Minutes as above. Letter from Mr. Morgan to Sir Nath. Rich, stuffed with bitter expressions, and avowing of a spirit inclined to sedition and mutiny, is read. Resolved that he should be brought home by the next ship, he being the author or at least the fomenter of the planters' seeming discontent, which might cause a revolt in the island from the Company's government. Debate arises, and instructions are agreed upon to that effect. The planters' petition, complaining of the "unfortifiableness" of the island, and of other personal grievances, is referred for consideration. [Colonial Entry Bk., Vol. III., pp. 55, 56.]
April 12.
Patent to Peter de Liques, Sr. des Antheux of Picardy, and William Boswell, "Keeper of our Papers of State at Whitehall." Containing a grant of the office of Receiver General hereditary of the augmented revenue arising in America, with power to retain one fifth part to their own use; and of letters of denization to Peter De Licques [see ante, p. 140, No. 42]. Beautifully engrossed on vellum, with the effigy of Charles I. drawn in pencil and ink, and the Great Seal, mutilated, attached. [Colonial Corresp., Vol. VII., No. 1.]
April 12. Minute of the above. [Colonial Corresp., 1607, Jan. 9.]
April 13. Declaration of the Company for Providence Island. Arthur Rous is elected one of the ministers for that island, he being contented to transport himself and family thither; a fit place and lands are assigned to him and further encouragement promised. [Colonial Entry Bk., Vol. IV., p. 43.]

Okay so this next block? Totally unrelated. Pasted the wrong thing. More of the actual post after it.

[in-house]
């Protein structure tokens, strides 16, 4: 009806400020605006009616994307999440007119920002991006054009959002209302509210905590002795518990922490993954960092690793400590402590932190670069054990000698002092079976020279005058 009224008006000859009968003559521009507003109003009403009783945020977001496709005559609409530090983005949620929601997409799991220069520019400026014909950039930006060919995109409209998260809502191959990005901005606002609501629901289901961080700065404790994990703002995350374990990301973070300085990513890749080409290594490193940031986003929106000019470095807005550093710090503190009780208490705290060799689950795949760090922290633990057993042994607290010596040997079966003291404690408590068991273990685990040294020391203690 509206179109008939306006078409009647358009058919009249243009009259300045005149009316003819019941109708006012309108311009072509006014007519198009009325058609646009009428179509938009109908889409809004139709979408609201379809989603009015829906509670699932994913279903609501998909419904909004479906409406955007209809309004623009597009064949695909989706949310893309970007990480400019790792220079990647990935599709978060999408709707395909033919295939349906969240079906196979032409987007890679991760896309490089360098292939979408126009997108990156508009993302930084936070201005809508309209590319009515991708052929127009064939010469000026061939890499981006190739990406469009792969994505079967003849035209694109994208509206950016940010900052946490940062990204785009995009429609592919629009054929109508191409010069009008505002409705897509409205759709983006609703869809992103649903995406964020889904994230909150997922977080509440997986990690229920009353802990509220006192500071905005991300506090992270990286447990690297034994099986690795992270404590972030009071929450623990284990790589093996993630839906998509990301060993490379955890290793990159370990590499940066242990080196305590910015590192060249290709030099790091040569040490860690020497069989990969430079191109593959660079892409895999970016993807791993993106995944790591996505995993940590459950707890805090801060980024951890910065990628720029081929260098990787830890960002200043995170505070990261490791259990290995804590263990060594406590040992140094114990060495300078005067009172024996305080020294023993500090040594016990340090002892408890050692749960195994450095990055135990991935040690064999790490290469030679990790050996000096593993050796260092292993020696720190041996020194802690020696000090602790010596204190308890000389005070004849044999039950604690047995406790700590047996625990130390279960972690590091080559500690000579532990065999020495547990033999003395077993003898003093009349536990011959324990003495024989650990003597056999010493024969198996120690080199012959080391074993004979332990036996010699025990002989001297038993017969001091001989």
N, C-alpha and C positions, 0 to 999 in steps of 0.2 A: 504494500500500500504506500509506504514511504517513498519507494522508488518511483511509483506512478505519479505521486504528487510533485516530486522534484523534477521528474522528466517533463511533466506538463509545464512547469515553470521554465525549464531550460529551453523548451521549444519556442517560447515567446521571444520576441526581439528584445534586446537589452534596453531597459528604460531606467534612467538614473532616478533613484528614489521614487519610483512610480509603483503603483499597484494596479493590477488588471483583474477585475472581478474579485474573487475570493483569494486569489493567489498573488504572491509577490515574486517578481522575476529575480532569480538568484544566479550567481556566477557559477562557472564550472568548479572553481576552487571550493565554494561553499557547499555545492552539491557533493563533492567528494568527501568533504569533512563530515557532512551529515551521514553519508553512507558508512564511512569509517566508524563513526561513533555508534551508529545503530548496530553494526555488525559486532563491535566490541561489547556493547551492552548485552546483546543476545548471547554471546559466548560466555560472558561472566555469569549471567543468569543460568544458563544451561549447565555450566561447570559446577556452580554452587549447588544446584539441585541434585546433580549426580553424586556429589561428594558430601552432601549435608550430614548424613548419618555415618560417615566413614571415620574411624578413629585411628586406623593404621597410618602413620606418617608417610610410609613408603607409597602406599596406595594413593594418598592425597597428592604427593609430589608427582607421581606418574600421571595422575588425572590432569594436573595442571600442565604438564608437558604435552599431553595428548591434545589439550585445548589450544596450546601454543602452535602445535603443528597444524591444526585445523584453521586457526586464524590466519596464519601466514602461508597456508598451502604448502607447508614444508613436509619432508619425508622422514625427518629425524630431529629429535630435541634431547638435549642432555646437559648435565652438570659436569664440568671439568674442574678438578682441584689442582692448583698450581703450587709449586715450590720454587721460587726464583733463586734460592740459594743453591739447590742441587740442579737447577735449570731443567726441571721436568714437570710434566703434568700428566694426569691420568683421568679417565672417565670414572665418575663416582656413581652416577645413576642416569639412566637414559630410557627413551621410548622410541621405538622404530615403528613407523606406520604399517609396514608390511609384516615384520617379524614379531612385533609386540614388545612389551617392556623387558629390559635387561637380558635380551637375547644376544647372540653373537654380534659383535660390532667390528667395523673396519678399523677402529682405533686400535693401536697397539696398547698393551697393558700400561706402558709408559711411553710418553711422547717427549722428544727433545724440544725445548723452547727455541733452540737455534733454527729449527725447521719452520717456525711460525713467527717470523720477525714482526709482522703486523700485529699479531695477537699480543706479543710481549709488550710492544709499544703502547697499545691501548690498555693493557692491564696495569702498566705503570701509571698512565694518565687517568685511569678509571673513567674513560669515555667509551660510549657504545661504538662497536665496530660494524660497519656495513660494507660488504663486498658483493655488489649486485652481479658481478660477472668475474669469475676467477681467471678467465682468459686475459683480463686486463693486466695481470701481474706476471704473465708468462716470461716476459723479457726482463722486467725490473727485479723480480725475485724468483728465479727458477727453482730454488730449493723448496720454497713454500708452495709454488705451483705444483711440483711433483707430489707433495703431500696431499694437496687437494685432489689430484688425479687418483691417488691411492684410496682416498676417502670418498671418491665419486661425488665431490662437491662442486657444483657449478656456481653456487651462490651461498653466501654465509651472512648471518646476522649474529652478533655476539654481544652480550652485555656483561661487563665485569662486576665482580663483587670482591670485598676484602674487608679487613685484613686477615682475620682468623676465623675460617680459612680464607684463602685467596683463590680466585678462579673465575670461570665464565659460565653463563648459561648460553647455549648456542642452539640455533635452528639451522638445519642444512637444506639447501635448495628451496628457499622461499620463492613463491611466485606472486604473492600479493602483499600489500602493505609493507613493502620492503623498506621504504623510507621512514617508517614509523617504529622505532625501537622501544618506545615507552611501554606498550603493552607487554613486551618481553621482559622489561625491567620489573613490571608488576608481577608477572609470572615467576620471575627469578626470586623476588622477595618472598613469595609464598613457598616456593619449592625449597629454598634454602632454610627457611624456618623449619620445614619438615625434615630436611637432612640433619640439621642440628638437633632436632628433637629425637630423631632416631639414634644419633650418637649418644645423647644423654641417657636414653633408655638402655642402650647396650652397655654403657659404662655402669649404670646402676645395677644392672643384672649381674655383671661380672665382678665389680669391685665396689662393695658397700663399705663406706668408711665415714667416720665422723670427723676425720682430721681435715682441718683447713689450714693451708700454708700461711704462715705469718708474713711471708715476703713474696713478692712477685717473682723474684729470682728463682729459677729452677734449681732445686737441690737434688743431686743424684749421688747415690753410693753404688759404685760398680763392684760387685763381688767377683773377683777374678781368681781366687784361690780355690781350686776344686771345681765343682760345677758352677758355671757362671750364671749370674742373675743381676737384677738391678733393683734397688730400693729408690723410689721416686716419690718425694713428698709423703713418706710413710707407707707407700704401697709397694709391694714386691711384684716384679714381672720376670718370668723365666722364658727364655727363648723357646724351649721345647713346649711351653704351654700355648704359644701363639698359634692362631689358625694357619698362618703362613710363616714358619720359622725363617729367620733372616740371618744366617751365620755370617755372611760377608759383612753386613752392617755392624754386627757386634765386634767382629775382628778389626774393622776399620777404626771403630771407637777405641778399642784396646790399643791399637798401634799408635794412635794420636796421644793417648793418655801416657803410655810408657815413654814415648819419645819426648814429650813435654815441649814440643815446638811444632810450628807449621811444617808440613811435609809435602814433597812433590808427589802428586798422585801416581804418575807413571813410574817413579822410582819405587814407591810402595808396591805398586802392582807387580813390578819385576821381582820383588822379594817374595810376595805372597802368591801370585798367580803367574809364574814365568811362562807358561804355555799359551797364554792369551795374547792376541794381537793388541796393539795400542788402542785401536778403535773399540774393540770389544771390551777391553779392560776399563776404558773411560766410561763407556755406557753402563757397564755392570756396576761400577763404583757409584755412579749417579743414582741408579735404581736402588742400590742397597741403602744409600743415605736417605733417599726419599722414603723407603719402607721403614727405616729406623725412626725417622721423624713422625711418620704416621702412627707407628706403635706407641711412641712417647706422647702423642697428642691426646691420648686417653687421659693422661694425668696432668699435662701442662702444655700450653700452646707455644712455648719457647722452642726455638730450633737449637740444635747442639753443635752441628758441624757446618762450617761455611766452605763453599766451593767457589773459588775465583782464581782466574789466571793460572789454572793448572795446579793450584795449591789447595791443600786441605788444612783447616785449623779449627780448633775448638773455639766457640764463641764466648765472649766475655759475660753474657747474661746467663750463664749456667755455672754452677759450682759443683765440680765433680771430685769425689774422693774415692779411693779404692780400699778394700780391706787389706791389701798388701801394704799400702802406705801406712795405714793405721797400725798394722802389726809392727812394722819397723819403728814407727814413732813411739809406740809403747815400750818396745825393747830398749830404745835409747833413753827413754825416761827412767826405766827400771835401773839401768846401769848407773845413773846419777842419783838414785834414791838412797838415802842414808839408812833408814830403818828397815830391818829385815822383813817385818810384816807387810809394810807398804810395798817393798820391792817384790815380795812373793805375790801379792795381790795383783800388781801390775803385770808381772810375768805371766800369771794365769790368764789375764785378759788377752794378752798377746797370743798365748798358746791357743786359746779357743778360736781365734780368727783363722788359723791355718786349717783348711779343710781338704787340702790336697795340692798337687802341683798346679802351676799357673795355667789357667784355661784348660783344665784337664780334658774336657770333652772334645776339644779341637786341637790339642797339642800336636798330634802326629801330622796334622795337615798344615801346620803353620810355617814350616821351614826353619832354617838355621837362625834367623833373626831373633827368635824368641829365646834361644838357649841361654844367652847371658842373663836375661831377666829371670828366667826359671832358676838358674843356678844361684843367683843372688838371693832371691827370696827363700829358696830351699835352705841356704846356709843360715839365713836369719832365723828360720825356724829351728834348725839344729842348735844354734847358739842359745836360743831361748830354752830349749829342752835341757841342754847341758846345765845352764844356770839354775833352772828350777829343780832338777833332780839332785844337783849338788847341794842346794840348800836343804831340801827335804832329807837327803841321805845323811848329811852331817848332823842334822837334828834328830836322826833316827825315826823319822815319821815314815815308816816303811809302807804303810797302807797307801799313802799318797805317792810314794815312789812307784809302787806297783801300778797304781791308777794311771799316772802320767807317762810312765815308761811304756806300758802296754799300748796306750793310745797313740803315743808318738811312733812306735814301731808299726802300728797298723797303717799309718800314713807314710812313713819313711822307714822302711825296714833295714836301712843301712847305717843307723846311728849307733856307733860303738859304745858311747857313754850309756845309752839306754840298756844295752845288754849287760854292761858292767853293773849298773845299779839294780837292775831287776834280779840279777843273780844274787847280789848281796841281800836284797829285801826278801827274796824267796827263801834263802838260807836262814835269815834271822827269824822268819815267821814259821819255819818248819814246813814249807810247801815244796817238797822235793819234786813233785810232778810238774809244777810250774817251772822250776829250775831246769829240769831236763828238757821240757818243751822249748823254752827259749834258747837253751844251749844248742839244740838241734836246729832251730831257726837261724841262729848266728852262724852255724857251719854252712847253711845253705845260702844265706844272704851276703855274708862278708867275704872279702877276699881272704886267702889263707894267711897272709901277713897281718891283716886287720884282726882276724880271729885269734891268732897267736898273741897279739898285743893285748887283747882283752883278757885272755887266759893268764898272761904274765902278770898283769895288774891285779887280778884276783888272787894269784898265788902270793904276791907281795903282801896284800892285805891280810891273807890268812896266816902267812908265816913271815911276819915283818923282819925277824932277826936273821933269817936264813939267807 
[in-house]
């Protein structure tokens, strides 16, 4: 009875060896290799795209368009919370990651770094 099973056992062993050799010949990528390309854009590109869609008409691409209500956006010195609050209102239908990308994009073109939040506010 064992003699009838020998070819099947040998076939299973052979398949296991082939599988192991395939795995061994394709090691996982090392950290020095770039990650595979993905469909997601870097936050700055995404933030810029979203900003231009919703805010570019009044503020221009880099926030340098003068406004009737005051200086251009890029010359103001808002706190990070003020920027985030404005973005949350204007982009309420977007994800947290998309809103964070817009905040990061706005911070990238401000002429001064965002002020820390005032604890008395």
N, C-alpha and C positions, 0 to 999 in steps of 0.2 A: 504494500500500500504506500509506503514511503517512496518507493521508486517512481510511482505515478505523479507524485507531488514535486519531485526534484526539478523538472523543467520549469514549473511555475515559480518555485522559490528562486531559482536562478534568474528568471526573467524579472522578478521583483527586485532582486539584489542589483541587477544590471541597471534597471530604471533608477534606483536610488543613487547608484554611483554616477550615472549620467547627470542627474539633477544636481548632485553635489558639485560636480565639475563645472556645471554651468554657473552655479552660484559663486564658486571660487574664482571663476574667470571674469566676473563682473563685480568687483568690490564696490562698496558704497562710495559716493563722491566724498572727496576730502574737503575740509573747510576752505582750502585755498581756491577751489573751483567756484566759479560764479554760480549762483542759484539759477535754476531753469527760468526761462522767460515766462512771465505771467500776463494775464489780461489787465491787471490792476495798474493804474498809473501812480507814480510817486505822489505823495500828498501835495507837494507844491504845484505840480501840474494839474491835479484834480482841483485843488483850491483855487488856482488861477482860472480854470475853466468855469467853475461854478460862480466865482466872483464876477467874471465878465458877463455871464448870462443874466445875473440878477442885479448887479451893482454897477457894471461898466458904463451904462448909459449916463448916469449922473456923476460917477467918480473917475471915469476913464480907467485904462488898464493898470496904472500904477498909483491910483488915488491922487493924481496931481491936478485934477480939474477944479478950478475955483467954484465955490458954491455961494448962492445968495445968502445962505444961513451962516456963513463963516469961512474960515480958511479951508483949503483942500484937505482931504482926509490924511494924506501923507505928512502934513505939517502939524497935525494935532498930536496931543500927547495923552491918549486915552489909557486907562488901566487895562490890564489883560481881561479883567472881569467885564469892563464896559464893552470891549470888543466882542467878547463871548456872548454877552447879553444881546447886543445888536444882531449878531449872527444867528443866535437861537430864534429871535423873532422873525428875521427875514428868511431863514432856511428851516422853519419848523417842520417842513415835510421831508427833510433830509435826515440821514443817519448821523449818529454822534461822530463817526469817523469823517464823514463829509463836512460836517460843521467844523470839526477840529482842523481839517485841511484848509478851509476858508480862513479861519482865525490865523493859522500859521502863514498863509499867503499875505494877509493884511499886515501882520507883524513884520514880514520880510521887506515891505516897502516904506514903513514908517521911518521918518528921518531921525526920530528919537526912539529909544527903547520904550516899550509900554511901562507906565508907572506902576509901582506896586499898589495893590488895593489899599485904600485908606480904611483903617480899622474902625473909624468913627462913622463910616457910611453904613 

April 13.
Brooke House.
Minute of a Court for Providence Island. Ordered that in the instructions to be sent to the Governor and Council, they should measure and set out 20 parcels of ground of 25 acres each, in the most fertile places in the island, to be assigned to the first 20 adventurers of the Company. [Colonial Entry Bk., Vol. III., pp. 56, 57.]
April 14–24. Minutes of Meetings for Providence Island. Instructions and answers to the general letters to the Company agreed on. Accounts of the Seaflower to be paid. Supplies bought for the use of Mr. Morgan in the island, ordered to be purchased for the Company's magazine. The Company's debts. Rich. Goodman to have 80l. per annum, he having joined Capt. Axe in ordering the fortifications of the island. [Colonial Entry Bk., Vol. III., pp. 57, 58.]
[April 24.] 53. Answer of the Adventurers of Canada to the articles contained in a letter from Sir Isaac Wake, the King's Ambassador in France, of 30 March/9 April. 1632 [see Corresp. FRANCE]. They relate to the Company's instructions to Wake, which the latter complains were weak and far short of what was necessary for their defence; to the unreasonable demands of De Caen; the restitution of the Helen and her goods; satisfaction for beavers owing by the savages, their number and weight. Conceive the carriage of the business to have been very unequal, and that "it is plain that the depositions of the French are fully approved, and the English wholly rejected." This paper is signed by David Kirke "For my mother Eliz. Kirke," Robert Charlton, and Will. Berkeley.
April 25. Minutes of a Meeting for Providence Island. Sam. Filby to be permitted to sail in his own ship to the Island of Association; heads of articles between him and the Company concluded on. Payments for wages of artificers in Providence ordered. [Colonial Entry Bk., Vol. III., p. 58.]
April 28. Minutes as above. The number of passengers to be sent over is considered; resolved to put off some until a better opportunity. Various sums ordered as rewards to those who had attended the Company's service. Articles between the Company and Thos. Goodbarne directed to be sealed. [Colonial Entry Bk., Vol. III., pp. 58, 59.]